But perhaps it’s not so circular after all. In 2010, scientists discovered a protein called Ovocleidin-17, which quickens the production of eggshells in chickens. The egg cannot be produced without Ovocleidin-17, which in turn can’t be produced without the chicken, so the chicken came first. Sadly, one of the lead authors of the paper insisted that the research wasn’t aimed at answering the chicken-egg question, adding that the answer was inconclusive considering that eggs probably predate the dinosaurs.
Chick culling is the act of killing unwanted chicks. An undercover operation launched by the animal rights group “Mercy for Animals” revealed that 150,000 chicks a day were killed at one Iowa hatchery. Immediately after birth, the chicks are sorted to determine their sex. Male chicks and sick or weak females are separated for culling. In the US this usually takes the form of “Instantaneous Mechanical Destruction.” The chicks are thrown alive into a grinder, which minces them to death in seconds. The mince is often used as fertilizer or reptile food.
The grinding method of culling is actually claimed to be kinder than gassing, which is often used in the UK and elsewhere. The male chicks are put into a chamber and exposed to carbon dioxide gas, which can take up to two minutes to kill them. Male chicks are killed immediately after birth because they can’t lay eggs. It is not considered profitable to raise them for consumption, since “laying” chickens are different from those bred for meat.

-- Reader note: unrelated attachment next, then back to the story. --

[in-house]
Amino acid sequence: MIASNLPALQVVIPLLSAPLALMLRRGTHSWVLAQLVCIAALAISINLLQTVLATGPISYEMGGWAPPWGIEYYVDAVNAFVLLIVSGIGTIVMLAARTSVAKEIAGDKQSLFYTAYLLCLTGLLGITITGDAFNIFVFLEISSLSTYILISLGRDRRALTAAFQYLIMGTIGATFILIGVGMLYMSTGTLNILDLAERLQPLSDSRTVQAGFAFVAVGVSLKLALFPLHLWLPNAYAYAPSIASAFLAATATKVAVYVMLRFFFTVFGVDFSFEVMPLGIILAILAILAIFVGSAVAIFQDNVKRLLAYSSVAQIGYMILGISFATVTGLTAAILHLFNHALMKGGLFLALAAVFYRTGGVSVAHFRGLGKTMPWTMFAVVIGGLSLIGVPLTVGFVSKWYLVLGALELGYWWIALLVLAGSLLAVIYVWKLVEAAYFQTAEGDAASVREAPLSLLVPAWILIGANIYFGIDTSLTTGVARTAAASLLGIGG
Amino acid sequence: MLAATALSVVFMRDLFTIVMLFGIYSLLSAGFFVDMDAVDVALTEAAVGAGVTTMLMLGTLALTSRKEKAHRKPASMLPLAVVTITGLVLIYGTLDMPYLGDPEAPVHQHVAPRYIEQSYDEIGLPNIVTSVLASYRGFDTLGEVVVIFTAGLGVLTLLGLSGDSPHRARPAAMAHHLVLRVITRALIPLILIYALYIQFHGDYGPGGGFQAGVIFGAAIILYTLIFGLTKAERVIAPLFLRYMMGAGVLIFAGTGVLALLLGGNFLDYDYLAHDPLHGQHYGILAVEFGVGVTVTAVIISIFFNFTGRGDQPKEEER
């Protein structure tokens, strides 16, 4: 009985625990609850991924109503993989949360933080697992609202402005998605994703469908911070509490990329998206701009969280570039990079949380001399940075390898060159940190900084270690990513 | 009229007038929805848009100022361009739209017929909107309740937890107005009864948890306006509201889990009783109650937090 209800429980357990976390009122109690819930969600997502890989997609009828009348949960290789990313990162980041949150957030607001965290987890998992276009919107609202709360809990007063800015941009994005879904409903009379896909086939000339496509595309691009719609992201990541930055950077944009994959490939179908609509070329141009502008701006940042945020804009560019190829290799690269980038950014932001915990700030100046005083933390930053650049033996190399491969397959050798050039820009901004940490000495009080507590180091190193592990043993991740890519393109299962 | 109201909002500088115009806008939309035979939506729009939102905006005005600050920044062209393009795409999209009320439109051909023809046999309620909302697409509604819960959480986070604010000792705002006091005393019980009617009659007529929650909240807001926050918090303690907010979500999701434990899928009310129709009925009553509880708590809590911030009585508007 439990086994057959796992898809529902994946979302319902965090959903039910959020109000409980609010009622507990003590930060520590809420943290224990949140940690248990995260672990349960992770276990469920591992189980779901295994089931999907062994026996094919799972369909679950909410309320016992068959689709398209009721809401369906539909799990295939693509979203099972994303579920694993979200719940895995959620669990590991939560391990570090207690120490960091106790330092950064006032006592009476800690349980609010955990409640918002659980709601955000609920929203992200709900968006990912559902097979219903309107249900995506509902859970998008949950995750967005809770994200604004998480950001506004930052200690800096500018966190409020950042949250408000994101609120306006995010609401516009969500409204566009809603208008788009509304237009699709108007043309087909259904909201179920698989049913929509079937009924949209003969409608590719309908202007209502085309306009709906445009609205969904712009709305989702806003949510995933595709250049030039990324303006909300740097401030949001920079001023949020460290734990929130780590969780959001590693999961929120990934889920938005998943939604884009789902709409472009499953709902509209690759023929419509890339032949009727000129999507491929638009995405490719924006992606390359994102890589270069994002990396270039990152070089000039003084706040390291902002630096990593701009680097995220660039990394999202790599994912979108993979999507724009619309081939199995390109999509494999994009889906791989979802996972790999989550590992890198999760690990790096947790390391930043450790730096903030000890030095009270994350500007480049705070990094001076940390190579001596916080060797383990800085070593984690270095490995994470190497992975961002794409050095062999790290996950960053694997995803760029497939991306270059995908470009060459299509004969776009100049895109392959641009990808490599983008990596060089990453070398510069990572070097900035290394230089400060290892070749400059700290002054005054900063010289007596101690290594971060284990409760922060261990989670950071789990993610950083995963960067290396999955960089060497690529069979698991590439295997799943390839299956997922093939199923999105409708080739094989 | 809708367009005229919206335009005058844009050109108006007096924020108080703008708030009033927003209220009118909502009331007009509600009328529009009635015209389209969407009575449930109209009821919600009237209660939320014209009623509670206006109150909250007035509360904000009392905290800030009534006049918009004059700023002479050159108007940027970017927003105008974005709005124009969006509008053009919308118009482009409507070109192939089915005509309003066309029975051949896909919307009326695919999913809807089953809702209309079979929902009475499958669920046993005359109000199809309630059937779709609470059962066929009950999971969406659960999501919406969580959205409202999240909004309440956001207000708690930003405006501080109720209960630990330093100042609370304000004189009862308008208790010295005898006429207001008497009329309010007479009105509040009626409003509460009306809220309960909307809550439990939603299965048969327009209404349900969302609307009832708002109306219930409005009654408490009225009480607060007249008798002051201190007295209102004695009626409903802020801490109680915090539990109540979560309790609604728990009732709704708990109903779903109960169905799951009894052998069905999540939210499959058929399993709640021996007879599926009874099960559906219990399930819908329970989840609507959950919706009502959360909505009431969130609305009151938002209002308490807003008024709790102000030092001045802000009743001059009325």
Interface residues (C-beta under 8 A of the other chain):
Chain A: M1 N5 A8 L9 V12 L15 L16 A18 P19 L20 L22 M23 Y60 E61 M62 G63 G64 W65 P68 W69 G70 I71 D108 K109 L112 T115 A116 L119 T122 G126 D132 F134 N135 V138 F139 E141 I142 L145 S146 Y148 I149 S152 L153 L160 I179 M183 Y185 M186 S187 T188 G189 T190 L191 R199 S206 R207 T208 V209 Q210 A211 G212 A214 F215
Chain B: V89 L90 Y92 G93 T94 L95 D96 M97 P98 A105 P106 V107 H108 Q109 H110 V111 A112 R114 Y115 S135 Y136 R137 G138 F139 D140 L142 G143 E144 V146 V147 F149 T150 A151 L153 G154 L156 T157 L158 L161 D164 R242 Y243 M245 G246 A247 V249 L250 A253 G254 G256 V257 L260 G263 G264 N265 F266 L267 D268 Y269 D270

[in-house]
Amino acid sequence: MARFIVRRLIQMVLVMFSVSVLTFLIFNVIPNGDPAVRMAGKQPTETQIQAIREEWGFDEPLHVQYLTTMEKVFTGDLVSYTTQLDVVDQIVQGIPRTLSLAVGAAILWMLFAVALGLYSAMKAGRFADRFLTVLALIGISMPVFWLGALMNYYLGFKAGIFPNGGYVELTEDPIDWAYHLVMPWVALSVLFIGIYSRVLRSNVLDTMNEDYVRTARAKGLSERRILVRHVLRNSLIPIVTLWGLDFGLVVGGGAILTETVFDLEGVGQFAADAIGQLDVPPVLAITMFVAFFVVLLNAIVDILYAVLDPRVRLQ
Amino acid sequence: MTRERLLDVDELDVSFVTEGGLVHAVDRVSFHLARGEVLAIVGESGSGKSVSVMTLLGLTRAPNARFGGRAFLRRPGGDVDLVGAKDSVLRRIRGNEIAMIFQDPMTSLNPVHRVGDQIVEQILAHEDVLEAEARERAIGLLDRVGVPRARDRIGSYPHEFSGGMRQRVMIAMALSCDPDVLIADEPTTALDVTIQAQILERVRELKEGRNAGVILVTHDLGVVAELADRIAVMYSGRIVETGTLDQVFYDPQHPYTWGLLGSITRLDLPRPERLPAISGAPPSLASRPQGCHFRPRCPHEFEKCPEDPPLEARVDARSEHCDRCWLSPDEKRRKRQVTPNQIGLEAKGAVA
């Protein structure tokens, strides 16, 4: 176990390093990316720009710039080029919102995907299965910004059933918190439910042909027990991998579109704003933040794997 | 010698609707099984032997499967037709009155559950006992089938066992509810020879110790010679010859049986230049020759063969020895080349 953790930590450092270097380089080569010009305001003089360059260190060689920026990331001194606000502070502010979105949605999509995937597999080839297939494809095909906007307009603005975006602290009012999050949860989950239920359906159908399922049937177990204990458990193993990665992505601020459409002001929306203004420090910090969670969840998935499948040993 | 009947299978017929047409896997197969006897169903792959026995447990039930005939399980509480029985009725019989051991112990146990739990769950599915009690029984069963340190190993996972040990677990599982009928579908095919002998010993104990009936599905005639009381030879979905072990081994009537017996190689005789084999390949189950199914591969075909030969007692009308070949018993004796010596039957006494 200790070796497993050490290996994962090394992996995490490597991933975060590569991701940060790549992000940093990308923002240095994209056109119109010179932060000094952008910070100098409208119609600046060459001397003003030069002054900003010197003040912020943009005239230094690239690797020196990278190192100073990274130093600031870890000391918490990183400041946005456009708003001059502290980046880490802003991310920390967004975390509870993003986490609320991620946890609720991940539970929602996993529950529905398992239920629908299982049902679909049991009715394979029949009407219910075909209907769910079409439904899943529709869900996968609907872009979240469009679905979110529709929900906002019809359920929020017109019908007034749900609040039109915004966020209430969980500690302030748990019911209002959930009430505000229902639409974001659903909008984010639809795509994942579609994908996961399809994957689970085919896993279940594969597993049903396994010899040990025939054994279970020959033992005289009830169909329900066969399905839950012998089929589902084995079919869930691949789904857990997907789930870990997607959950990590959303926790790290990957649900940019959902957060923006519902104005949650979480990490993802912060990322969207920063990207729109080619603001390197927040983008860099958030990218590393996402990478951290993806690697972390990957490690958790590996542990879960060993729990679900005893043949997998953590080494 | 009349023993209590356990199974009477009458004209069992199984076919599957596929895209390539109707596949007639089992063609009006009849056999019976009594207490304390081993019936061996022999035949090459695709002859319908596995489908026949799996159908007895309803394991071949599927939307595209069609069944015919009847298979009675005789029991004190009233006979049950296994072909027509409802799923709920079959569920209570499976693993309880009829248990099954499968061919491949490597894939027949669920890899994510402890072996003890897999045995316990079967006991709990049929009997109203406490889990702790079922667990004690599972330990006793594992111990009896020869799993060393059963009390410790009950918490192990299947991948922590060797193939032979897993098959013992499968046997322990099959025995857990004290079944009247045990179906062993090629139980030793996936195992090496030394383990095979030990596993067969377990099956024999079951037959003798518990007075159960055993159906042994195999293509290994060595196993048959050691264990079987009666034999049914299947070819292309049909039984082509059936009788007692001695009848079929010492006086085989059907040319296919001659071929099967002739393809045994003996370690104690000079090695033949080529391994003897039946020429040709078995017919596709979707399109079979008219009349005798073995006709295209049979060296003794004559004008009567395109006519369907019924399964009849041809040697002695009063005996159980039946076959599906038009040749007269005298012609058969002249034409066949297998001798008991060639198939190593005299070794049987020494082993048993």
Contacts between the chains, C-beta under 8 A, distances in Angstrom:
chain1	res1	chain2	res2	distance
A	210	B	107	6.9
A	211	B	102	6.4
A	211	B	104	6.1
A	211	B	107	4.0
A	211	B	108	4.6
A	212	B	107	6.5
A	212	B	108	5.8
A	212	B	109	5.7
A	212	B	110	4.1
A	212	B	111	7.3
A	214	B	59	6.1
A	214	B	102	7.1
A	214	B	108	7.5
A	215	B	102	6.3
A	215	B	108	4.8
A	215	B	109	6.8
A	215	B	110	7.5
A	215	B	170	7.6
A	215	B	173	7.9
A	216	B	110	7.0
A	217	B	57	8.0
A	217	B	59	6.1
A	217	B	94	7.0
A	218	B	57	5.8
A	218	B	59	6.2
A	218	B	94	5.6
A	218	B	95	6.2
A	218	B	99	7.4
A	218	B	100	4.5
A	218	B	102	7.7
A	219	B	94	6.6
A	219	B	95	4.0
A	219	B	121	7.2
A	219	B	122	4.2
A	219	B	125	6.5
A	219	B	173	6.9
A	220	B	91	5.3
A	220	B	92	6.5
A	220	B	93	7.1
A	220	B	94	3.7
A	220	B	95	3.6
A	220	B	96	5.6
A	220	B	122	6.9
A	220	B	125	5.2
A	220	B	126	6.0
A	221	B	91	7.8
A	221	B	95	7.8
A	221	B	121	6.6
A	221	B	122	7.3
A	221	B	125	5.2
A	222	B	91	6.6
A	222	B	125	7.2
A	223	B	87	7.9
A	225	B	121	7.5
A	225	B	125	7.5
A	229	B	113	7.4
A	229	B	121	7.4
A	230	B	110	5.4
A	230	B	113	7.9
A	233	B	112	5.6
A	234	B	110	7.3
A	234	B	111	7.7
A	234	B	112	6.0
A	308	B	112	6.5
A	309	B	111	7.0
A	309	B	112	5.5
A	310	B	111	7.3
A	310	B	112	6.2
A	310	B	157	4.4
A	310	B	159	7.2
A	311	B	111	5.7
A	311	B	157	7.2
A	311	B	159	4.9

Chicken hypnosis is also called “tonic immobility” and refers to a sort of catatonic state triggered by fear. In other words, the chicken thinks it’s going to die and freezes up accordingly, entering a state of complete immobility. Chickens can be tricked into this state (as can several other animals including turkeys, quails, cows, and horses) by holding the chicken on the ground and drawing a straight line in front of its beak. The chicken will focus on the line and become hypnotized, remaining completely motionless even when its legs are released. The chicken will remain in a trance-like state for anywhere from 30 seconds to 30 minutes, or until they are distracted or moved. It sounds very cruel, but in some cases it’s the best option for getting a chicken to remain still when trying to restrain it might cause it to struggle and injure itself.
Elizabeth is an aspiring writer and blogger.